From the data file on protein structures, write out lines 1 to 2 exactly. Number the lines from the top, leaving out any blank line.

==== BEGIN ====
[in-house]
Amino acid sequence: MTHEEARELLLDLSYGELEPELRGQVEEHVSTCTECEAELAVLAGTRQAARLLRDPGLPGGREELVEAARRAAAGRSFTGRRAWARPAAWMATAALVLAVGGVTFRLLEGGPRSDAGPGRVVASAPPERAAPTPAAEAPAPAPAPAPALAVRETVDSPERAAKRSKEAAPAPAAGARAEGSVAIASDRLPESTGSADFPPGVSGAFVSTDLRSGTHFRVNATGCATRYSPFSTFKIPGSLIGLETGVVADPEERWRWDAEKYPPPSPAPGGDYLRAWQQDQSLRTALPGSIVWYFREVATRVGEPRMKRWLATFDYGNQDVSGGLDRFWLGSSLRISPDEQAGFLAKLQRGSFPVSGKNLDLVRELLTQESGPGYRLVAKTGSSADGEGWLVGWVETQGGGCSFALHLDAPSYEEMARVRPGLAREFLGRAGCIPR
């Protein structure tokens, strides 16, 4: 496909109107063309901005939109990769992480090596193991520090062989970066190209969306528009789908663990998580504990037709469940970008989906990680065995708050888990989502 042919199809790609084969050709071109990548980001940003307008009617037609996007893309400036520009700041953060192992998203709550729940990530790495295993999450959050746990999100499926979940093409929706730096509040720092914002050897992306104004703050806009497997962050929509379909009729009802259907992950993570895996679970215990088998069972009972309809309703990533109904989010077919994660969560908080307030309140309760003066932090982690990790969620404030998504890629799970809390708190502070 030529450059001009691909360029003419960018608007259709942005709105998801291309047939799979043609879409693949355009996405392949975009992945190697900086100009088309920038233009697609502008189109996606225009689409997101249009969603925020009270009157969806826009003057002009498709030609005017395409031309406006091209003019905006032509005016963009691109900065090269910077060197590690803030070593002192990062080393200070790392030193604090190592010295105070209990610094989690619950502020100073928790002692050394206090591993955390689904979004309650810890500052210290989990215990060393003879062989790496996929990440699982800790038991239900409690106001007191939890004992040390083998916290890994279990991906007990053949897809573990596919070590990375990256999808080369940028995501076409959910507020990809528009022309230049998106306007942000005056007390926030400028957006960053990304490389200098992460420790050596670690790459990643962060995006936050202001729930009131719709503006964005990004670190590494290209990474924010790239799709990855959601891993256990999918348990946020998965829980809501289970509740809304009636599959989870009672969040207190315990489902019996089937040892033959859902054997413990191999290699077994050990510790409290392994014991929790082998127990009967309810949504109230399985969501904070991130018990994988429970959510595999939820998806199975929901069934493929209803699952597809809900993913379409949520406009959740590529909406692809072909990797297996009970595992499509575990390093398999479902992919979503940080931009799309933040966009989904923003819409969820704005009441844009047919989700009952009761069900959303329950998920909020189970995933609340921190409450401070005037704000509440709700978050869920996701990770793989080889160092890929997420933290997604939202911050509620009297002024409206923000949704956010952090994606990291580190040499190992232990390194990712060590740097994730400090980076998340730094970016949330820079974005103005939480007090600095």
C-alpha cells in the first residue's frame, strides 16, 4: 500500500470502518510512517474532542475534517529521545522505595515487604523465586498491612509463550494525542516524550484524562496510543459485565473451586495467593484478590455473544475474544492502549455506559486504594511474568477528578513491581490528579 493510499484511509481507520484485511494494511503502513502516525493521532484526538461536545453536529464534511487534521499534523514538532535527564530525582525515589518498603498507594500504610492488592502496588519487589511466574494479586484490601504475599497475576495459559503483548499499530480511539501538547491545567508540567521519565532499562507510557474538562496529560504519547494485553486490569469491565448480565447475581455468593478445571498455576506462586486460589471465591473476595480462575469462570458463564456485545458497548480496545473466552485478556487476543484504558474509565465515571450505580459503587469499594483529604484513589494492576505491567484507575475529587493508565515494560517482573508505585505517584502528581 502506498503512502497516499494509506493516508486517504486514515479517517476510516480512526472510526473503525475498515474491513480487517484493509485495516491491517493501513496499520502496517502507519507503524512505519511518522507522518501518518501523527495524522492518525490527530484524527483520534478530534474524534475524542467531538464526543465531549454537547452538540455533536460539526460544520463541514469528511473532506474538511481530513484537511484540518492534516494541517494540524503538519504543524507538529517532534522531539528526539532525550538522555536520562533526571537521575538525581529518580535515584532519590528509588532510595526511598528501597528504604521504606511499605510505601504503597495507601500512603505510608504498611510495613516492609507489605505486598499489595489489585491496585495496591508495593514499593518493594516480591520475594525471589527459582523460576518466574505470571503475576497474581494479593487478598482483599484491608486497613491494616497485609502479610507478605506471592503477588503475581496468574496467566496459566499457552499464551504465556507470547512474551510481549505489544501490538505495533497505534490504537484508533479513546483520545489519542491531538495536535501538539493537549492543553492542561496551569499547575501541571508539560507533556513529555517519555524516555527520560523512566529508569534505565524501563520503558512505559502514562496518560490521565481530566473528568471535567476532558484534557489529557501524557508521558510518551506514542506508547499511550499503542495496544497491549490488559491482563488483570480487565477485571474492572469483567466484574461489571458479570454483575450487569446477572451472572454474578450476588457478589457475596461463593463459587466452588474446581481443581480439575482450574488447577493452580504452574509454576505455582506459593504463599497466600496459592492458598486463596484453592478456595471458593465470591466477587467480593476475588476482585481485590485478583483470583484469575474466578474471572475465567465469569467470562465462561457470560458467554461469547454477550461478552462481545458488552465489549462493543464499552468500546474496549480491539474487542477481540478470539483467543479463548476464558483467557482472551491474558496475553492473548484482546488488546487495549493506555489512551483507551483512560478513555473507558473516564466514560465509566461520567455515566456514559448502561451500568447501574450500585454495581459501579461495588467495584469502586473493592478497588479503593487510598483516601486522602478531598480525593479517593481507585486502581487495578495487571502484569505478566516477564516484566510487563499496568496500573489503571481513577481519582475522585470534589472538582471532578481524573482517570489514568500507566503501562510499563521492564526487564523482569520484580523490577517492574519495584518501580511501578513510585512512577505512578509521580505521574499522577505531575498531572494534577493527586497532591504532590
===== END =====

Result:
[in-house]
Amino acid sequence: MTHEEARELLLDLSYGELEPELRGQVEEHVSTCTECEAELAVLAGTRQAARLLRDPGLPGGREELVEAARRAAAGRSFTGRRAWARPAAWMATAALVLAVGGVTFRLLEGGPRSDAGPGRVVASAPPERAAPTPAAEAPAPAPAPAPALAVRETVDSPERAAKRSKEAAPAPAAGARAEGSVAIASDRLPESTGSADFPPGVSGAFVSTDLRSGTHFRVNATGCATRYSPFSTFKIPGSLIGLETGVVADPEERWRWDAEKYPPPSPAPGGDYLRAWQQDQSLRTALPGSIVWYFREVATRVGEPRMKRWLATFDYGNQDVSGGLDRFWLGSSLRISPDEQAGFLAKLQRGSFPVSGKNLDLVRELLTQESGPGYRLVAKTGSSADGEGWLVGWVETQGGGCSFALHLDAPSYEEMARVRPGLAREFLGRAGCIPR